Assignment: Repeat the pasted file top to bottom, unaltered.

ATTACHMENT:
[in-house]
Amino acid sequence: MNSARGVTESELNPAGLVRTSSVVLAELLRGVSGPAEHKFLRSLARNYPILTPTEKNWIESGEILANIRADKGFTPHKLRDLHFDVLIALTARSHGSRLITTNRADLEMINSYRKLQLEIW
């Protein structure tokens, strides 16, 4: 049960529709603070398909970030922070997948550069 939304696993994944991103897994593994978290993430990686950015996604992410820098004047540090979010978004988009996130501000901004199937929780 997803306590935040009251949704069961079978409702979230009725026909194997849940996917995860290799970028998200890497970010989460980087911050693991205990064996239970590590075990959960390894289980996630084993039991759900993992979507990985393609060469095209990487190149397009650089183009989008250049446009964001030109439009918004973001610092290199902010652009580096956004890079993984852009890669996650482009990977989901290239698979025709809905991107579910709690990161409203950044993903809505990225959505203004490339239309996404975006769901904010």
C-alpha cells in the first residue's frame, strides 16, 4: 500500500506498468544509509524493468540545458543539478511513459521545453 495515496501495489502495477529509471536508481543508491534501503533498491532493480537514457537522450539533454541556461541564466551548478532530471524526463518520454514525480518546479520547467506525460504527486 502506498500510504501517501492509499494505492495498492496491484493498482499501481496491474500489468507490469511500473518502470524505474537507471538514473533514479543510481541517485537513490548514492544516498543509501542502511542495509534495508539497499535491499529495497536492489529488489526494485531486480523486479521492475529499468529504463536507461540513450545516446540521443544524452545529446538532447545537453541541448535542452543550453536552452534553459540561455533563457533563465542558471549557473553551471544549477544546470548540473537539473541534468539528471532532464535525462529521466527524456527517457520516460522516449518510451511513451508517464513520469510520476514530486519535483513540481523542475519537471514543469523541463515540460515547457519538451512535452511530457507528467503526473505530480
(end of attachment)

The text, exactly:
[in-house]
Amino acid sequence: MNSARGVTESELNPAGLVRTSSVVLAELLRGVSGPAEHKFLRSLARNYPILTPTEKNWIESGEILANIRADKGFTPHKLRDLHFDVLIALTARSHGSRLITTNRADLEMINSYRKLQLEIW
């Protein structure tokens, strides 16, 4: 049960529709603070398909970030922070997948550069 939304696993994944991103897994593994978290993430990686950015996604992410820098004047540090979010978004988009996130501000901004199937929780 997803306590935040009251949704069961079978409702979230009725026909194997849940996917995860290799970028998200890497970010989460980087911050693991205990064996239970590590075990959960390894289980996630084993039991759900993992979507990985393609060469095209990487190149397009650089183009989008250049446009964001030109439009918004973001610092290199902010652009580096956004890079993984852009890669996650482009990977989901290239698979025709809905991107579910709690990161409203950044993903809505990225959505203004490339239309996404975006769901904010």
C-alpha cells in the first residue's frame, strides 16, 4: 500500500506498468544509509524493468540545458543539478511513459521545453 495515496501495489502495477529509471536508481543508491534501503533498491532493480537514457537522450539533454541556461541564466551548478532530471524526463518520454514525480518546479520547467506525460504527486 502506498500510504501517501492509499494505492495498492496491484493498482499501481496491474500489468507490469511500473518502470524505474537507471538514473533514479543510481541517485537513490548514492544516498543509501542502511542495509534495508539497499535491499529495497536492489529488489526494485531486480523486479521492475529499468529504463536507461540513450545516446540521443544524452545529446538532447545537453541541448535542452543550453536552452534553459540561455533563457533563465542558471549557473553551471544549477544546470548540473537539473541534468539528471532532464535525462529521466527524456527517457520516460522516449518510451511513451508517464513520469510520476514530486519535483513540481523542475519537471514543469523541463515540460515547457519538451512535452511530457507528467503526473505530480